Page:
Our meeting with Jaydeep Barman who runs Faasos was interesting. When I first met him there was something about him that I liked. It was his approach, which was non-sales, humble and straightforward and with a grand vision. But he also told us that, “today, I don’t know what path to take to get there.” What I liked was that he was being real. We like when people don’t come in with their fancy presentation and just try to sell us something. We would like to see if the person is open for debate and critique and he was. We have learnt so much from him.
Had he sent us his presentation alone, we would not have met him; but when we met him, it didn’t matter how his presentation was, it was the person. He made us so comfortable and hence, we invested in the company.
Where do you see the PE/VC ecosystem in India 10 years from now?
I think that VC world has a lot of lessons to learn. Like entrepreneurs, VCs have made many mistakes in the past; one of the mistakes was to fund companies and then just tell them to grow at any cost. The VCs have certainly started to learn that they need to focus on things that matter like retention, unit economics and so on. And that is will make an entrepreneur to be more rational and force valuations to be reasonable.
Everyone needs to recognise that as a VC, our key goal is to return capital and the only way to return capital is to exit companies. And sometimes you may have to exit companies sooner than what you might have expected to do. That is part of the nature of portfolio that you manage. Most of us, if given a choice, want to maximise every investment. But the reality is until the VC industry really proves itself, we will have to make certain compromises, not in the kind of investment made but in the returns we want to get from an investment and may have to sell an investment sooner. This is already happening.
VCs in India are going to have a much better path over the next few years than the last few years. We have got a more vibrant consumer ecosystem of adopters and that is going to help improve the returns in the kind of investment that we make. Hopefully, the government continues to make improvements in certain areas that help propel more consumers to come online.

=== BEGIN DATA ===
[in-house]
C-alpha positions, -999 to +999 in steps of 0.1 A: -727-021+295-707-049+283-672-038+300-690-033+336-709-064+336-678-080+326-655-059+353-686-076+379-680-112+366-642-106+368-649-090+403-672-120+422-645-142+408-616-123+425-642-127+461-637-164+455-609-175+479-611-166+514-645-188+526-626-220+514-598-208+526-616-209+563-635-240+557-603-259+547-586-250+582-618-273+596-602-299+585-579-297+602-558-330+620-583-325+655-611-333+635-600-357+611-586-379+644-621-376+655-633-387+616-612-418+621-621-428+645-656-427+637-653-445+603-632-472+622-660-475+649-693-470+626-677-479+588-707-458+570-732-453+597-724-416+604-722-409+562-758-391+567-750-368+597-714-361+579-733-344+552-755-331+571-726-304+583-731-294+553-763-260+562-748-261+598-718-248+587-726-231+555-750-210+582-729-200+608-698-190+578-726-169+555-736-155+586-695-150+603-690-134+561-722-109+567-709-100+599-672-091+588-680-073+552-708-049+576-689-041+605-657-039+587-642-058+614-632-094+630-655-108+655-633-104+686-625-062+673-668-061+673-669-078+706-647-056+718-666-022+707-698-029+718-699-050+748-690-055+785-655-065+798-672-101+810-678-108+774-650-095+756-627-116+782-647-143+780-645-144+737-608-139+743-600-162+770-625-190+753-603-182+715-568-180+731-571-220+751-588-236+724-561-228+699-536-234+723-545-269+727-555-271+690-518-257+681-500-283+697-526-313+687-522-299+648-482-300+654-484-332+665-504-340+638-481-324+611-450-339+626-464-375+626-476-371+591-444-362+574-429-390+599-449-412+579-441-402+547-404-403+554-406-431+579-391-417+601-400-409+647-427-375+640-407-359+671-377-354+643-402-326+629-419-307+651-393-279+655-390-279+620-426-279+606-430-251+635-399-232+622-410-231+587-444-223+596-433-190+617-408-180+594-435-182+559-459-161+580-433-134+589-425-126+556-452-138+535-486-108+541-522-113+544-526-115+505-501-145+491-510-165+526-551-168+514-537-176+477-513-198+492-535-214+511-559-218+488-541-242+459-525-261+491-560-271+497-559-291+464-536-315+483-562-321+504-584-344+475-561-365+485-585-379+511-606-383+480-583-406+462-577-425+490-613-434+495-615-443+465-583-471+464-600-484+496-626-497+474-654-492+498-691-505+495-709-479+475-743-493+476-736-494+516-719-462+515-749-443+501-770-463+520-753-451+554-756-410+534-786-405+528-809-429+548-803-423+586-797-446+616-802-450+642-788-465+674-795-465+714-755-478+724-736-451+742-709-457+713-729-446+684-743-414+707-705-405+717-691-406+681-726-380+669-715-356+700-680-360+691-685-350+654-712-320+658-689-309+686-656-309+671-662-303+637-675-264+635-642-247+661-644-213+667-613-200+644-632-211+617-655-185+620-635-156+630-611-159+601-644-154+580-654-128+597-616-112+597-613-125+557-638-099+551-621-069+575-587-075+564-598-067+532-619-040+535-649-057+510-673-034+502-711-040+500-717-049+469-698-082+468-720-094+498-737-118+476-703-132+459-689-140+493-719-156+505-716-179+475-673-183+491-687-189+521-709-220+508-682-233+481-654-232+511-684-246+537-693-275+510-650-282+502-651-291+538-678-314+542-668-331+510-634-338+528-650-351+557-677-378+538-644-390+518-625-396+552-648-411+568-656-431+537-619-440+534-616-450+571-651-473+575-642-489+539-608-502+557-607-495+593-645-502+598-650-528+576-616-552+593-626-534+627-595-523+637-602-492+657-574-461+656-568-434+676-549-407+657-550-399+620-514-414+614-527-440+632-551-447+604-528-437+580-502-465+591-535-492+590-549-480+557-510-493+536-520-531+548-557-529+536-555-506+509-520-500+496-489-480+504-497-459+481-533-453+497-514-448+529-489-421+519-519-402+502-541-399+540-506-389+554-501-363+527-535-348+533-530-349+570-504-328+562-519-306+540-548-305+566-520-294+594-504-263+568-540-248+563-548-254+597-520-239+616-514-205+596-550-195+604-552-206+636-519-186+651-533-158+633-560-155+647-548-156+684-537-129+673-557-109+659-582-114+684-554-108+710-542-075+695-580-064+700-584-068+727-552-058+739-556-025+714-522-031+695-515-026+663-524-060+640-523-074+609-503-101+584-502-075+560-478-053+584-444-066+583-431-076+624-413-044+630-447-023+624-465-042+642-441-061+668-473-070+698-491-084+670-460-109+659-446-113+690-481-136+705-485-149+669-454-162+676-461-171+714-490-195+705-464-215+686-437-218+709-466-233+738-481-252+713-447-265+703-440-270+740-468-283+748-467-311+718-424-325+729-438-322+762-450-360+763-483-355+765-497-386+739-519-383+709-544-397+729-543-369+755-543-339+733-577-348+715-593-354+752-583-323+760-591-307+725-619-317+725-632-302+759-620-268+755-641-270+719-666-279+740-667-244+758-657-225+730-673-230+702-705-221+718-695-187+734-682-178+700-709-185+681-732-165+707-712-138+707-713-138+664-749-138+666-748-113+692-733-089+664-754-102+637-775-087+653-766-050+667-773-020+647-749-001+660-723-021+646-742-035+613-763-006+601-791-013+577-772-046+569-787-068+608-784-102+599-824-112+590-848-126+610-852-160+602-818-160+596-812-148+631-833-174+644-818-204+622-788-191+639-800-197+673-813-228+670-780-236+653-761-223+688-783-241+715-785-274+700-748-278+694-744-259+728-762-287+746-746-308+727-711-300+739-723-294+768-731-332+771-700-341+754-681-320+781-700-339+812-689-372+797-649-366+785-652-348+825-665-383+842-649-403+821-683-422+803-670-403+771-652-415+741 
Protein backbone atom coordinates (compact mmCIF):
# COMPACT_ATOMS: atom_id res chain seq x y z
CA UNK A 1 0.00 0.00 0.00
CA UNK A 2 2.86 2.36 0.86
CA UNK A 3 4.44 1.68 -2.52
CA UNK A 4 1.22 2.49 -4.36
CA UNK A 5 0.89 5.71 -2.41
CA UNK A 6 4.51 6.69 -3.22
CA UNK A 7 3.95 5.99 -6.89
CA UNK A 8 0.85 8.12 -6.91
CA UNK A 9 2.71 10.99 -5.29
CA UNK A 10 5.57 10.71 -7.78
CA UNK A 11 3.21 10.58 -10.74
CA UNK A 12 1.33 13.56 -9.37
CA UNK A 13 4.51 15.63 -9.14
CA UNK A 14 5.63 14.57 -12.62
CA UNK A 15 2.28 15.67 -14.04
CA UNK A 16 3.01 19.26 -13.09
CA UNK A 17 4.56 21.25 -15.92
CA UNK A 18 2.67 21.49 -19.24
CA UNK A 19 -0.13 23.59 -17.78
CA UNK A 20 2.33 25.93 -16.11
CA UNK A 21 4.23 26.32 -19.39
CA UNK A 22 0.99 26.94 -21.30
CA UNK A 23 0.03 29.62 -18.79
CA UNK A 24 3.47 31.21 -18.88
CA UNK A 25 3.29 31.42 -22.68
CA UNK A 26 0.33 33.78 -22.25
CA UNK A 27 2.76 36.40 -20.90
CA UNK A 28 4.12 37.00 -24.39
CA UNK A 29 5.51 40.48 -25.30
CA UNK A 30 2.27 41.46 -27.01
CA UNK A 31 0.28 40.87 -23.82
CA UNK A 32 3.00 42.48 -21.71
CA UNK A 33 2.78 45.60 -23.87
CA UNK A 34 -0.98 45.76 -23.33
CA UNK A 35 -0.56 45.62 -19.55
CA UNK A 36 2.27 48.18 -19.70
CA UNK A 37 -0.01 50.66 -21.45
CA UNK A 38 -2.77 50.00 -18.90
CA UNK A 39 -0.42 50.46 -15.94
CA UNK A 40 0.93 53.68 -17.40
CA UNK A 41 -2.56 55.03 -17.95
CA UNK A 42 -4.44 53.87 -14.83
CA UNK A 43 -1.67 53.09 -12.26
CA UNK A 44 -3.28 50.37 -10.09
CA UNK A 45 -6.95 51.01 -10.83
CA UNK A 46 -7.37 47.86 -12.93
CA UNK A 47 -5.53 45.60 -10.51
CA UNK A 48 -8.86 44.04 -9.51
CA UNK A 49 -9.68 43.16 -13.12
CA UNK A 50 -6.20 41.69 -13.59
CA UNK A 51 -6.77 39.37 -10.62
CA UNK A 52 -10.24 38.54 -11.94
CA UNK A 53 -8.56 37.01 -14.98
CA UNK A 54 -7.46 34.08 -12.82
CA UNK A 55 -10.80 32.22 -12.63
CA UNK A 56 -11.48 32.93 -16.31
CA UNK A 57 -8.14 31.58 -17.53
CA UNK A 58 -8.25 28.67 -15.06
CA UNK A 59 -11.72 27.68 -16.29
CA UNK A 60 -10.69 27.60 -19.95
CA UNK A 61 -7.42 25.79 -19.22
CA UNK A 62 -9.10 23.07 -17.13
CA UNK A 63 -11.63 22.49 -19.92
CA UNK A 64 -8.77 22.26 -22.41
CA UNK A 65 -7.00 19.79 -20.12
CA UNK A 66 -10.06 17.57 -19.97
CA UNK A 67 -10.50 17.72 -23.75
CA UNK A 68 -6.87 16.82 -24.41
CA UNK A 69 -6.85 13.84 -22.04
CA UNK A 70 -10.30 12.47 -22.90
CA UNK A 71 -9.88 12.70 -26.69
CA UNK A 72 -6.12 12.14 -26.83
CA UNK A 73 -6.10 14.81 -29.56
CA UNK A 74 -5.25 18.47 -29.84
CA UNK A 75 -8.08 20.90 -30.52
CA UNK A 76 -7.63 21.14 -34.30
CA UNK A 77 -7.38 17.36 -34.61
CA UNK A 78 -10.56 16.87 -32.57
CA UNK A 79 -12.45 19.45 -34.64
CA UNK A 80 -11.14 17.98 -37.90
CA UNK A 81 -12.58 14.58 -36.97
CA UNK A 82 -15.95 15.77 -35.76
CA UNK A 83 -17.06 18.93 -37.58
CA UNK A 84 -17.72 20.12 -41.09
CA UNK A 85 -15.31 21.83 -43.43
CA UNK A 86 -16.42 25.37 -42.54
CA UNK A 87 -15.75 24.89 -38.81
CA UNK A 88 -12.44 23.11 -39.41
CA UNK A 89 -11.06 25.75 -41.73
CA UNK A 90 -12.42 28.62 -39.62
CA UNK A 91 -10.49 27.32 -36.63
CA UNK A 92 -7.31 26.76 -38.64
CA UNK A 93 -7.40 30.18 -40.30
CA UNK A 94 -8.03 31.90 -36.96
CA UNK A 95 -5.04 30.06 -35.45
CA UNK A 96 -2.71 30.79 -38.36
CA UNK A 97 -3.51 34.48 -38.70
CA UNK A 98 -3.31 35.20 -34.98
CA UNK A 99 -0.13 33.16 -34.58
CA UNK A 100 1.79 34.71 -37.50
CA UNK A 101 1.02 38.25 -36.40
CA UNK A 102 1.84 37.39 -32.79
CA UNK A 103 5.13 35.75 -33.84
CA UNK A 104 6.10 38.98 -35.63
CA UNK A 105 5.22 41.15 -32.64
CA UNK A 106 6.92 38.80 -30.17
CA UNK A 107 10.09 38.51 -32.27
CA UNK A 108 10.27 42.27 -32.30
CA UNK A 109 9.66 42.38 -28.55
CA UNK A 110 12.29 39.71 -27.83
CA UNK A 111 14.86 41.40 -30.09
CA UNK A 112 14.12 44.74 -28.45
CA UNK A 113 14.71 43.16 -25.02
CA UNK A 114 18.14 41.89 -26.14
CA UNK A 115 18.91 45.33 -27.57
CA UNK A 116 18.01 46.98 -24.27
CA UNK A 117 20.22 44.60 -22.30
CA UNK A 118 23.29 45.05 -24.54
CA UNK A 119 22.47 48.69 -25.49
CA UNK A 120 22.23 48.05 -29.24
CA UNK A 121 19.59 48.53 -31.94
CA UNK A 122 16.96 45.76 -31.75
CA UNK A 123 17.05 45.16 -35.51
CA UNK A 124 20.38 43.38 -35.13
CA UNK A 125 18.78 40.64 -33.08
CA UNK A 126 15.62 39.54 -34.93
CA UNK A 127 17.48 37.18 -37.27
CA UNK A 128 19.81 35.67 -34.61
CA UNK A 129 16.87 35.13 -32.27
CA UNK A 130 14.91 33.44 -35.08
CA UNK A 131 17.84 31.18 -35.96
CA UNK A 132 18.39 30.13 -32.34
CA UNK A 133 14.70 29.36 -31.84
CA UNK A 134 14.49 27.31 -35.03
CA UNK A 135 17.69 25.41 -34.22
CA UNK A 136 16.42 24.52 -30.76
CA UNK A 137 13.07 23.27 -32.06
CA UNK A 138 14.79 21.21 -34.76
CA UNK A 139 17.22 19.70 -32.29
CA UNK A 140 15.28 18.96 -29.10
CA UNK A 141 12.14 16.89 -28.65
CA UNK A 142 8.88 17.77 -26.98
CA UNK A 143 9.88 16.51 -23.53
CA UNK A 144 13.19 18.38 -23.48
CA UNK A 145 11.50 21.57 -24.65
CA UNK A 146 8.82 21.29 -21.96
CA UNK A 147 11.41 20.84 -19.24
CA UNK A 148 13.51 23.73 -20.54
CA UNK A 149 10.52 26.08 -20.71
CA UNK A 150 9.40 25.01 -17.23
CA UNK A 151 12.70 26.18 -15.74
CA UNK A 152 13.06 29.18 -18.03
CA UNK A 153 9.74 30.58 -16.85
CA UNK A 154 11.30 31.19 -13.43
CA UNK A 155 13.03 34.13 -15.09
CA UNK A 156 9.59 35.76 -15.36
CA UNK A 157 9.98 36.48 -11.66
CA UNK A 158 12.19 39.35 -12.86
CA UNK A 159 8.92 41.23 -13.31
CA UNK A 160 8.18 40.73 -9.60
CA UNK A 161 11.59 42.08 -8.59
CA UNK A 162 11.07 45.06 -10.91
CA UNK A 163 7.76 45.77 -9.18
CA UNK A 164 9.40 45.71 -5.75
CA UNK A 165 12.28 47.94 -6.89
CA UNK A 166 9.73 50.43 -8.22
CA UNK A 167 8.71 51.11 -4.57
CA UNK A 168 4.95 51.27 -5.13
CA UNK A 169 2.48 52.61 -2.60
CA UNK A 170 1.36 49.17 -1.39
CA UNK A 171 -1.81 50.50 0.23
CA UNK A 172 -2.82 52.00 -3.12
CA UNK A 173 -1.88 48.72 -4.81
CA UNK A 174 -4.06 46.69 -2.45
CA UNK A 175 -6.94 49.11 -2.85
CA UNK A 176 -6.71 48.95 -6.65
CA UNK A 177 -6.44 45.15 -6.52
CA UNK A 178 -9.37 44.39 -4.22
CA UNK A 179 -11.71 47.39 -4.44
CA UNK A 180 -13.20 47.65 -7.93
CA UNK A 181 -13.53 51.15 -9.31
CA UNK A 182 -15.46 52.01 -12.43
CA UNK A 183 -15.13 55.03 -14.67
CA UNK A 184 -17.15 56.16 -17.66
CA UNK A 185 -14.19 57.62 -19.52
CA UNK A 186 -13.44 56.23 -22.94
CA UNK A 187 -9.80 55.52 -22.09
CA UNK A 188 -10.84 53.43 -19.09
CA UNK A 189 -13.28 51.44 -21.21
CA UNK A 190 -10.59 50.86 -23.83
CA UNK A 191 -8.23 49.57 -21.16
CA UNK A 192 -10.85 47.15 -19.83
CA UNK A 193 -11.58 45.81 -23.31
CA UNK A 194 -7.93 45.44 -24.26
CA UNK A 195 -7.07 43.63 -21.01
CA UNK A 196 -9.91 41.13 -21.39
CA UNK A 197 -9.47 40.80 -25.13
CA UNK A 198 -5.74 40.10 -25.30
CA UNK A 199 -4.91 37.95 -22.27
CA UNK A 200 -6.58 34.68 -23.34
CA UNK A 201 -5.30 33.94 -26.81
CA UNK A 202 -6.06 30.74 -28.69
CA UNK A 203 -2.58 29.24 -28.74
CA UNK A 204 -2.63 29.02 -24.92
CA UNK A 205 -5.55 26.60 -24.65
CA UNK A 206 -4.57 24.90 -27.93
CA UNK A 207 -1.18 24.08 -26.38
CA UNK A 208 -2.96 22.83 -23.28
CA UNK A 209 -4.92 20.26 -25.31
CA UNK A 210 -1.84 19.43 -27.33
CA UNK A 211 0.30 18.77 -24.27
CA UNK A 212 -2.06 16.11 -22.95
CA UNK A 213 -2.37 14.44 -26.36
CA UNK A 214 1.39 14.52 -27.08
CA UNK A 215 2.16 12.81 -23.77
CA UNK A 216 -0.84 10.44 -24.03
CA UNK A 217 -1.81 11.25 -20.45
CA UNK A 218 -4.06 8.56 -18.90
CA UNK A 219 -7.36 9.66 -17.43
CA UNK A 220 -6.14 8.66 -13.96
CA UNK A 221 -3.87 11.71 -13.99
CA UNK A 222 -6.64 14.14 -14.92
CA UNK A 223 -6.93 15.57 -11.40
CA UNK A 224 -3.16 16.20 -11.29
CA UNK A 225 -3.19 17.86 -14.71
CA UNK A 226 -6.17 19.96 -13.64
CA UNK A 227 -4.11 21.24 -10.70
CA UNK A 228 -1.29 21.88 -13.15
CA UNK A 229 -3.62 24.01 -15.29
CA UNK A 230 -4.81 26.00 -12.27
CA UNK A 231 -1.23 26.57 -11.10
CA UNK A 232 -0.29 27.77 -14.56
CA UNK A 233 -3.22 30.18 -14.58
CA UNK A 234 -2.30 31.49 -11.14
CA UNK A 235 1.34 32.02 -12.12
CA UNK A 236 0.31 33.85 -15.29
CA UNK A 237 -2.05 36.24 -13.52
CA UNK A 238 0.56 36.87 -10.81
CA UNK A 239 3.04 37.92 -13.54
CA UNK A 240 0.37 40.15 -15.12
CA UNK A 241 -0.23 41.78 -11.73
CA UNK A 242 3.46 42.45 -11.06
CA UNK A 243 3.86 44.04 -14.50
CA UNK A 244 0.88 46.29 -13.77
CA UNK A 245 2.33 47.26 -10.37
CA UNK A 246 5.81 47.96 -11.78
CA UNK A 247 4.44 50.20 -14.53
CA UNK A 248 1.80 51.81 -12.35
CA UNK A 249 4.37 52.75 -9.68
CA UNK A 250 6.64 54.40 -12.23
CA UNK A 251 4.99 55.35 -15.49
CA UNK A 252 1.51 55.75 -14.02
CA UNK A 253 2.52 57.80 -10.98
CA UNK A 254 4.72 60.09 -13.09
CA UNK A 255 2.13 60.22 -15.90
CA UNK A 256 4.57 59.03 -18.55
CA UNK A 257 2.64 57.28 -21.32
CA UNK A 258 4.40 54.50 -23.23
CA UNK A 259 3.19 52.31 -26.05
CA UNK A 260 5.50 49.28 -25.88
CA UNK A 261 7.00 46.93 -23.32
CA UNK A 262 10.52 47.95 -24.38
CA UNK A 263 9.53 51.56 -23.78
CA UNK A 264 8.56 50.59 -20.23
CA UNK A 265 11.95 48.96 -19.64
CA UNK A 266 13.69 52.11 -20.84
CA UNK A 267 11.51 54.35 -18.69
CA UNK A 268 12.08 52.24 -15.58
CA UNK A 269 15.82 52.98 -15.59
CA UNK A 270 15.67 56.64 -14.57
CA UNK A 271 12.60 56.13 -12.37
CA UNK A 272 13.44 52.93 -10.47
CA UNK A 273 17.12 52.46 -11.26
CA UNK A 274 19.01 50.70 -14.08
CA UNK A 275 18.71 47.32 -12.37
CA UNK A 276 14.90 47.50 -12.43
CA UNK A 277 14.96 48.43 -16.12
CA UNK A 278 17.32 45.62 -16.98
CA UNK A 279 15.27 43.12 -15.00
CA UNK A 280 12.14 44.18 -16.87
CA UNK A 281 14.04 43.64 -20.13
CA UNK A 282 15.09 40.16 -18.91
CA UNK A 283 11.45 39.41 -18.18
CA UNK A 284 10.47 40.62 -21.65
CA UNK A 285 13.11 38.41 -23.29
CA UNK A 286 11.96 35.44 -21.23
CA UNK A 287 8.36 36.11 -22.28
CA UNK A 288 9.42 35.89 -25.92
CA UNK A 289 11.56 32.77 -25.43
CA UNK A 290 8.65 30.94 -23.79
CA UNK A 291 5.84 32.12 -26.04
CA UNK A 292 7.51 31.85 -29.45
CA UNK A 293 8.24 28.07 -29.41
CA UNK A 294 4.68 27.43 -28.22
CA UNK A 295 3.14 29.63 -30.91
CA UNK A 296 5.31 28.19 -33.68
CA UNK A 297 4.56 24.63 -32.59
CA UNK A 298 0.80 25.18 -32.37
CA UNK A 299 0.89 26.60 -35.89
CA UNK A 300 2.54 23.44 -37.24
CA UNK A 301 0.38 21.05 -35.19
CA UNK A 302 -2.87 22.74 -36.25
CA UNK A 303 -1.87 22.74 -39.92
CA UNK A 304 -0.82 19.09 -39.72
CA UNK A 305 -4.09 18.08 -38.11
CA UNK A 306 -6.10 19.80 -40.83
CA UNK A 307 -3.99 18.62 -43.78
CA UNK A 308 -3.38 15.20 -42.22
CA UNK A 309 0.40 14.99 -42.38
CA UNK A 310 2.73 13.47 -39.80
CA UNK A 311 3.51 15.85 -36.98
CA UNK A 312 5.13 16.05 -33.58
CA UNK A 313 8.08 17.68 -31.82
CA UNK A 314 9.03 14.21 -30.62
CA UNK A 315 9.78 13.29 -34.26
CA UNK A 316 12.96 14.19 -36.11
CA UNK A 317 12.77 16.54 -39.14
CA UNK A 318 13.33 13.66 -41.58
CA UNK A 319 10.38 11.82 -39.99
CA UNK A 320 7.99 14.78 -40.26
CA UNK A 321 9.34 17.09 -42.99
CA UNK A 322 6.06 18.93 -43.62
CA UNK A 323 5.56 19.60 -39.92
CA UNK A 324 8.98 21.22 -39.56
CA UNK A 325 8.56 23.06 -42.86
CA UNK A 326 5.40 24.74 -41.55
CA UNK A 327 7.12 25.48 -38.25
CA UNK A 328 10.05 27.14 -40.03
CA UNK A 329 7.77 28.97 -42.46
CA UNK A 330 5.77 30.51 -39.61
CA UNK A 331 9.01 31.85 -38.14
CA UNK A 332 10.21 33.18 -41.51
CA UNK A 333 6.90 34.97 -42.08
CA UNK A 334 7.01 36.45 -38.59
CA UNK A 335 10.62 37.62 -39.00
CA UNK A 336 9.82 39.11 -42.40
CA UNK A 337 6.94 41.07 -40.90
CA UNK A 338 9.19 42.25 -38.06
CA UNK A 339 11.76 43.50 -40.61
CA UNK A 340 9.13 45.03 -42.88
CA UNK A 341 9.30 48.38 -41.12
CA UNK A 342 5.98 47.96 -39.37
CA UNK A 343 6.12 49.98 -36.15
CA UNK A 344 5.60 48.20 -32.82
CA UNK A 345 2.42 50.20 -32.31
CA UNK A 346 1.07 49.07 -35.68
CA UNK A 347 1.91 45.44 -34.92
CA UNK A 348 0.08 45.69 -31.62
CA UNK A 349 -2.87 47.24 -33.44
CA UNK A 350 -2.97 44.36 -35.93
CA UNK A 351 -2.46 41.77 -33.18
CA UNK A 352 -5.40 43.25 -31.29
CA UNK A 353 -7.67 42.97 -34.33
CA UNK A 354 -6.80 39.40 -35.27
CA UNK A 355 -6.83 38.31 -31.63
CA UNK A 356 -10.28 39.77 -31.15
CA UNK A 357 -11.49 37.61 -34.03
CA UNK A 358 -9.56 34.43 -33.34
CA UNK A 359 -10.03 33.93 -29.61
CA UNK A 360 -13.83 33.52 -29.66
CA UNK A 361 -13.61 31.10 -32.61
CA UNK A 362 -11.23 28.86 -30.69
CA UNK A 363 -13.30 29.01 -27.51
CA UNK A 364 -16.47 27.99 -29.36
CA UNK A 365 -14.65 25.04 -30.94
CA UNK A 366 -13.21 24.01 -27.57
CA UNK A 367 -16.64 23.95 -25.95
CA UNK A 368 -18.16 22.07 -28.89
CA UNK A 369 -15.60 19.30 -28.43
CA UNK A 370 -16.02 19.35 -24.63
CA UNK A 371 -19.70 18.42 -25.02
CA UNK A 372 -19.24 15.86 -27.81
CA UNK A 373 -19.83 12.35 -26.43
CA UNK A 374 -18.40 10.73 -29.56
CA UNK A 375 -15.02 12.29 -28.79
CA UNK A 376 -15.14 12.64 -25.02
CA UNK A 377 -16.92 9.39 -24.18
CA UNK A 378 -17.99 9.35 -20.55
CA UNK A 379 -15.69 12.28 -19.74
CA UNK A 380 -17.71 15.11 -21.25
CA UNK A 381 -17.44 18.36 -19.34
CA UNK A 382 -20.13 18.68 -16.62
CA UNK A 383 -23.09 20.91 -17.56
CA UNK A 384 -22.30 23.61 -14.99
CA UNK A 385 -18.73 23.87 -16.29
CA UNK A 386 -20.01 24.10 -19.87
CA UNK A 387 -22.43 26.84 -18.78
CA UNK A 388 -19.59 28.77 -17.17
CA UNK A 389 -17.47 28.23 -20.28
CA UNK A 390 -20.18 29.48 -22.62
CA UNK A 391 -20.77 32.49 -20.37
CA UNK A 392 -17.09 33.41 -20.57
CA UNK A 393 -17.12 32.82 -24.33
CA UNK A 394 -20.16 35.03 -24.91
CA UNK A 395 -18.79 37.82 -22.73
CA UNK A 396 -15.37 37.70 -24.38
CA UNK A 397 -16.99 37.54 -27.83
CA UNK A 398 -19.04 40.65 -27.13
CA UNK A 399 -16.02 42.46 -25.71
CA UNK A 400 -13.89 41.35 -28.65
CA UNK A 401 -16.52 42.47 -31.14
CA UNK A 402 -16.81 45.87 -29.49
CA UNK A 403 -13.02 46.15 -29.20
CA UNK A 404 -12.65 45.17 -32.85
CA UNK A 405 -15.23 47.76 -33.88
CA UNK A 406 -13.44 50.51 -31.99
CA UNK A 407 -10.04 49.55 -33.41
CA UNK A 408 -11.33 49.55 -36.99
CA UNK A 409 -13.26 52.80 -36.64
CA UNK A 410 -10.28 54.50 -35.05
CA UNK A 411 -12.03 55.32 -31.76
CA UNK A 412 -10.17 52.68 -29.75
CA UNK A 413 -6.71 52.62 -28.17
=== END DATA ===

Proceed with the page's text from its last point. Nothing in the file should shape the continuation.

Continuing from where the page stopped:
According to you, what are the “yet-to-be-hot” sectors?
Healthcare and education. There have been some investments already, but more is needed. We feel that there has been a lot of talk about financial services, but it is still early days and we believe that in the next few years we should see some interesting companies come out of fintech and get more adoption in certain core areas. This apart, we are watching cryptocurrency adoption in India very closely.
Highlight one or two key entrepreneurship trends that you are witnessing today?
In the last few years, people would come with an idea to the investors and expect them to invest in their company. But what we see now are entrepreneurs who have bootstrapped their business and have a working model, a working product and customers who have tested it, who are seeking funds. It tells us that someone is committed and not here for a fast buck.
We have also noticed that there are many entrepreneurs who come back with some real experience, worked in a specific area, seen the problem and have a solution
Fund Size : Second fund is about US $150 million
Investment made : 5
Total investments : 8
Key focus : Entrepreneur
Latest Investment : Melorra, a jewellery company
Sectors to watch out for : Healthcare, education, fintech and cryptocurrency
This is the first in the “Live your Passion” series presented by Frederique Constant. Through this, we aim to showcase how leaders in the corporate world are living their passion and at the same time leading and scaling up their organisation with much energy and gusto. Hope you enjoy reading this as much as we enjoyed putting this together.